When you gave a disability training session for Oak Clinic you encouraged applicants to file a disability claim in person and avoid on-line or telephone filing. I told you that I had already filed through the internet but had not received a decision yet, and that I had a representative. You informed me that I was responsible for making sure all evidence was collected and that I should personally make sure this was done. You emphasized that sometimes serious problems arise with not filing in person because of the paper intensive effort associated with disability claims, the chance for errors are increased and that many times available evidence is not secured from doctors who had treated me. Afterwards, I called my representative and insisted she follow-up with SSA to make sure all of the available records had been collected. We found out that only 2 of the 5 doctors who had treated me had submitted reports, and none of the specialists reports were in the record. We informed SSA of this error and contacted the doctors as well. We also learned there were misspellings of doctor’s names, all medications were not listed, and there were wrong addresses in the 11-page form we filled out over the internet and no one caught the errors! We corrected the errors and my claim was approved based on the supplemental reports. I learned you have to watch out for your own interests and not to rely on the SSA or the representative to do so!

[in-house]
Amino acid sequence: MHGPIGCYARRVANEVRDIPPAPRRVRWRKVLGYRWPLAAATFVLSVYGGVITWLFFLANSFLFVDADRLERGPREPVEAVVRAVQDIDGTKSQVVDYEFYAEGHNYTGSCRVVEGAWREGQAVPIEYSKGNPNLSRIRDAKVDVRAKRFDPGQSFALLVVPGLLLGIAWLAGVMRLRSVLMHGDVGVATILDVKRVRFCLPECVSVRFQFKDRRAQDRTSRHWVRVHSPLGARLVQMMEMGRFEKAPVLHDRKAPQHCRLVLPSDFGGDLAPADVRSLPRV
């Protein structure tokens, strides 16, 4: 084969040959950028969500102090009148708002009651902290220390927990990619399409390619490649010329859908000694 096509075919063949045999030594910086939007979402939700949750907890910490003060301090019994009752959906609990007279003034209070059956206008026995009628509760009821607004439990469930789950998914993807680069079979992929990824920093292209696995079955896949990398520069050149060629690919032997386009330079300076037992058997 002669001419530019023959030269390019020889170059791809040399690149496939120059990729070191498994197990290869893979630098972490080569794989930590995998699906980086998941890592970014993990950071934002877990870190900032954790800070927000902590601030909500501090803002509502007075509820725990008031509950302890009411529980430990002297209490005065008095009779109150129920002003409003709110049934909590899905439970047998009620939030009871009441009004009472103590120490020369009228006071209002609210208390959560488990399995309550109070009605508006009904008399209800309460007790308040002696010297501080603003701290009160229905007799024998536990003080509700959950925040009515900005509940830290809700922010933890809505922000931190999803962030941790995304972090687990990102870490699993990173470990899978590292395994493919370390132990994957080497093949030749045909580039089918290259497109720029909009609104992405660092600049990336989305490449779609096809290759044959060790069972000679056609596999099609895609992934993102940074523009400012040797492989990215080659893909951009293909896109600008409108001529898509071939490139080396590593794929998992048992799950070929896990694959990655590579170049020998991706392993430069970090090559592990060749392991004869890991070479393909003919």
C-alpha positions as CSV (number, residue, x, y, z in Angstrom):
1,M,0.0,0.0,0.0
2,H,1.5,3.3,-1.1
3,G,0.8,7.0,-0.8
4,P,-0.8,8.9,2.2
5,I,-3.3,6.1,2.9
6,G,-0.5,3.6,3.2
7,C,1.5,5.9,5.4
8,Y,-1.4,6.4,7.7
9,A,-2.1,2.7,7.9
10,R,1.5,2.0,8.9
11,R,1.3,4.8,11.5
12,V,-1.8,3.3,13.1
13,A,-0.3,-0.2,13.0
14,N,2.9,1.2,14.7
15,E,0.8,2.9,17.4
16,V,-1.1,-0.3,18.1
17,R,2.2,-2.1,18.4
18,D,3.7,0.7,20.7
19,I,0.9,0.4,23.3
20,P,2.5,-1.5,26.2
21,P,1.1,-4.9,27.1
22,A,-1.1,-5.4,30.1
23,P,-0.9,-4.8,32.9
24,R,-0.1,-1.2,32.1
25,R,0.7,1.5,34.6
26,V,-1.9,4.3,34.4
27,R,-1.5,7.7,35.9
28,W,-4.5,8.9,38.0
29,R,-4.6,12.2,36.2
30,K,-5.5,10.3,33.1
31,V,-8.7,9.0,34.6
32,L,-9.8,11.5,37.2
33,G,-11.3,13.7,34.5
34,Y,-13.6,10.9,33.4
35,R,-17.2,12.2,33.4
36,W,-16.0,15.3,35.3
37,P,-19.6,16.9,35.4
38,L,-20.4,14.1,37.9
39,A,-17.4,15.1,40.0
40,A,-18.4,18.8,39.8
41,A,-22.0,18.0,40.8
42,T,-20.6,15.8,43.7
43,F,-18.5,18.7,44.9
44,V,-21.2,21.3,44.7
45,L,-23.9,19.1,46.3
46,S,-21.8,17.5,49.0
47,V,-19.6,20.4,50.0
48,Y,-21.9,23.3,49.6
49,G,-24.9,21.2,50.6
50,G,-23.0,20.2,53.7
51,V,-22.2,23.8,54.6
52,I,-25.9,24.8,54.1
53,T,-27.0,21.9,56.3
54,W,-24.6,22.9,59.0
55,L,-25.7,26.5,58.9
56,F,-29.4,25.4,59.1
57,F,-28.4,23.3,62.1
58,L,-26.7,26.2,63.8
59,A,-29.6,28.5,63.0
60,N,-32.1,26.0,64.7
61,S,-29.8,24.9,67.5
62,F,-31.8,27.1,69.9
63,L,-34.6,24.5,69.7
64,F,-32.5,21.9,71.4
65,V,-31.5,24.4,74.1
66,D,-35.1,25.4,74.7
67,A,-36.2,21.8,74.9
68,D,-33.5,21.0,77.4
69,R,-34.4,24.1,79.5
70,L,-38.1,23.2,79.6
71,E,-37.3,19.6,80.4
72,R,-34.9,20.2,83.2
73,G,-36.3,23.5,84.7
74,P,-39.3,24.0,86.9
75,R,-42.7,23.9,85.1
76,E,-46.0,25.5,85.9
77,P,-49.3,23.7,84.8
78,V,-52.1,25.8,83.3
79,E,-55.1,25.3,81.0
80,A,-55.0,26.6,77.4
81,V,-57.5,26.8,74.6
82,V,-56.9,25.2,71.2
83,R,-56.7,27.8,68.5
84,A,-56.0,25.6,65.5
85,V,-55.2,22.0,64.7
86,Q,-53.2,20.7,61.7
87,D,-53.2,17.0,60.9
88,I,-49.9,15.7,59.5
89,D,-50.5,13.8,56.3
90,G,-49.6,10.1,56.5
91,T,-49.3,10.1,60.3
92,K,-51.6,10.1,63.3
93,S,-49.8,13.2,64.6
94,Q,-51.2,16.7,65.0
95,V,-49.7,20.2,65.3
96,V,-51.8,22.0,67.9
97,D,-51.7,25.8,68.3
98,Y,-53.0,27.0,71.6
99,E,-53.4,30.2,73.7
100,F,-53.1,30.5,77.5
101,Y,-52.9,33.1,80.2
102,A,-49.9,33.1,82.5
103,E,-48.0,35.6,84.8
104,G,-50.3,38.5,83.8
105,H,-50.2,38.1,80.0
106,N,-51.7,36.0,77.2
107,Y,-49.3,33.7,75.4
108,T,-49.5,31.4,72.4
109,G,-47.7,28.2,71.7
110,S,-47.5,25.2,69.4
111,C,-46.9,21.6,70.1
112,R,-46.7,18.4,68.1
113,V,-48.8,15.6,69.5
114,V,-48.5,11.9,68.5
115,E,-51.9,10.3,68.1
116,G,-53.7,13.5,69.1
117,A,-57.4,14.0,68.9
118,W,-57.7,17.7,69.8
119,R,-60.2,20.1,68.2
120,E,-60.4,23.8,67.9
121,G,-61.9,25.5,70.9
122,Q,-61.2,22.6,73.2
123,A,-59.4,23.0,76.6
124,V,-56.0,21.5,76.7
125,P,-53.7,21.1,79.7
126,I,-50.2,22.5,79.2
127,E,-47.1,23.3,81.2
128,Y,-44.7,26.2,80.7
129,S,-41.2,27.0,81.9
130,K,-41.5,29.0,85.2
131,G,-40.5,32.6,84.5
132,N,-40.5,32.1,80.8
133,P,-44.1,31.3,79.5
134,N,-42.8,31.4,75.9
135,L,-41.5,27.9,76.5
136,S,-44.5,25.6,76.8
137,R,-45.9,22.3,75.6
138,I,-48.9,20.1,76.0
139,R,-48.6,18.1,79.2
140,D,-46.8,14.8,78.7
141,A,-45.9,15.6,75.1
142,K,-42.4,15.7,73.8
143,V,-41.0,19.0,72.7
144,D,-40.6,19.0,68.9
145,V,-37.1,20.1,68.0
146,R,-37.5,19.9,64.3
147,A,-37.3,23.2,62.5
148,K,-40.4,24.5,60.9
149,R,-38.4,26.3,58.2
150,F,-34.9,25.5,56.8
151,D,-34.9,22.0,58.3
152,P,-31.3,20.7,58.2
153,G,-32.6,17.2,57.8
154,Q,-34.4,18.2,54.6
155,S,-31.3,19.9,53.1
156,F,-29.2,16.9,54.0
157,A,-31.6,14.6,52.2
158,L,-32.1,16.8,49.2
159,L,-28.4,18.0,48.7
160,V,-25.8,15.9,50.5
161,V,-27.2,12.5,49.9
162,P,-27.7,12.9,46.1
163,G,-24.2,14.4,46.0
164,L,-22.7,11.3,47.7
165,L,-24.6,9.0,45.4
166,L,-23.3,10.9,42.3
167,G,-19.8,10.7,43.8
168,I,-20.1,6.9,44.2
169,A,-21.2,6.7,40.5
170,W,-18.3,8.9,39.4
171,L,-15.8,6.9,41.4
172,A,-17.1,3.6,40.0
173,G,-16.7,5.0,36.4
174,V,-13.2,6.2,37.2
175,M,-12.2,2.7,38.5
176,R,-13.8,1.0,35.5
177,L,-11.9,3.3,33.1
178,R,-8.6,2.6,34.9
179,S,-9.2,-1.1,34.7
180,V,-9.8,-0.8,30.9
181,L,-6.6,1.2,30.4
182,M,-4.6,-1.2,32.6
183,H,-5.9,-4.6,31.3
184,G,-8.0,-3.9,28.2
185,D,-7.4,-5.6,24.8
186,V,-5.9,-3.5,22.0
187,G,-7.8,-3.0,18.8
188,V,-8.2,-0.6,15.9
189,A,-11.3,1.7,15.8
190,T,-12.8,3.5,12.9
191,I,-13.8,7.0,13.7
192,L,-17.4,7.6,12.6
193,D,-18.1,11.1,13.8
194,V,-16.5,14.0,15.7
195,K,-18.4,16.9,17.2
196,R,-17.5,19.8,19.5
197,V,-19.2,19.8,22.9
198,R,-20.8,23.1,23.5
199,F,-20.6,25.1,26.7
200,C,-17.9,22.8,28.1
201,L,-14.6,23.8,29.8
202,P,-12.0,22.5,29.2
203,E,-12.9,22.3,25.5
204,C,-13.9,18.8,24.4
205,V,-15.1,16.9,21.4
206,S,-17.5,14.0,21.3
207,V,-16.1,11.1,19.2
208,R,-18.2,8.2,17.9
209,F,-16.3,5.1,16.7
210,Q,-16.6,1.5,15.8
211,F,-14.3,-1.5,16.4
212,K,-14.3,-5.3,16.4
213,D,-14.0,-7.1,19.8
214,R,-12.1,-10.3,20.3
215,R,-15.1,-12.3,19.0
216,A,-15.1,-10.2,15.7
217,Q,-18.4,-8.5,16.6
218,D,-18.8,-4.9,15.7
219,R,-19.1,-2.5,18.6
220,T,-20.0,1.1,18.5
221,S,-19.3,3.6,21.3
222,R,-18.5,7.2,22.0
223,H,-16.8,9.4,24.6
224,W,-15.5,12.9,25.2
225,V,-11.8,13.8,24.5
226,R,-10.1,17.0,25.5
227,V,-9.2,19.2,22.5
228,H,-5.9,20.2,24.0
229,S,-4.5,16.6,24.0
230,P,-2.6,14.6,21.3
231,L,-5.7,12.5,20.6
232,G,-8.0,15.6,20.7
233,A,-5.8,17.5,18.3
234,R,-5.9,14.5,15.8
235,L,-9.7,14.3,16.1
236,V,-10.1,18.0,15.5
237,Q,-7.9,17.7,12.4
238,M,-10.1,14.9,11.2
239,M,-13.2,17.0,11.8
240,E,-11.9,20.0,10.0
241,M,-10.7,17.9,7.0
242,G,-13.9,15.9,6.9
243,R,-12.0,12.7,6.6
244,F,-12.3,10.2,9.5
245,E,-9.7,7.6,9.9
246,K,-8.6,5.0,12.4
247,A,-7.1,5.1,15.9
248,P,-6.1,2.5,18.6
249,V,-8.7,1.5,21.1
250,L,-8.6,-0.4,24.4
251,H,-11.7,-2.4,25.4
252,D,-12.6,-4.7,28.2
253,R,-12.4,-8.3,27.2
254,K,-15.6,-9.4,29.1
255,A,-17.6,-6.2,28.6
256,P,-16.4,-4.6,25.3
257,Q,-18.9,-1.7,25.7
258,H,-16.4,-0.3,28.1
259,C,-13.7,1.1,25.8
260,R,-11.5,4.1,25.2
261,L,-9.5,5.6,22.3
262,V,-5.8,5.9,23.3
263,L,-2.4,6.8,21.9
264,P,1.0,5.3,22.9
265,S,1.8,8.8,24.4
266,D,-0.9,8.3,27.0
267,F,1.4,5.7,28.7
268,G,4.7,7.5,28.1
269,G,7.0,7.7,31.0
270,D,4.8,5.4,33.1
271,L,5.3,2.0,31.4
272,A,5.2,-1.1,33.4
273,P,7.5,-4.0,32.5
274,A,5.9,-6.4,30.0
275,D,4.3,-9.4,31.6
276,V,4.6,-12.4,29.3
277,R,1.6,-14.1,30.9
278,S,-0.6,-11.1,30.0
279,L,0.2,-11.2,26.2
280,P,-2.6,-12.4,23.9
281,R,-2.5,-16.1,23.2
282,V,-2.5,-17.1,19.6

Gwen D.



Gwen D.

I attended a disability seminar sponsored by TPMG last year shortly after my husband passed away. He was on Social Security disability at the time of his death. Although the seminar covered disability claims, I happened to mention that my husband and I had been taking care of our 11 year- old grandson since birth but unfortunately did not explore the possibility of filing for benefits on my husband’s account before he died. I had contacted a representative but was told our grandson could not file for survivor benefits since we did not adopt him before my husband passed away.

Mr. Ponder informed me that was not true and that Social Security was unique in the fact benefits for a dependant grand-child could be approved even when the adoption of the child was after the death of the wage-earner. Mr. Ponder even sent me the SSA rules covering such benefits and suggested I seek attorney consultation from a representative versed in state adoption rules.

I followed Mr. Ponder’s advice, and was able to not only get benefits for my grandchild but also benefits for me since the eligible grand-child was in my custody. Needless to say, if not for Fred getting directly involved in my case, I would have lost thousands of dollars in survivor benefits to which I was legitimately entitled!

Many thanks to The Ponder Media Group for its interest in my case!

Ruth H.

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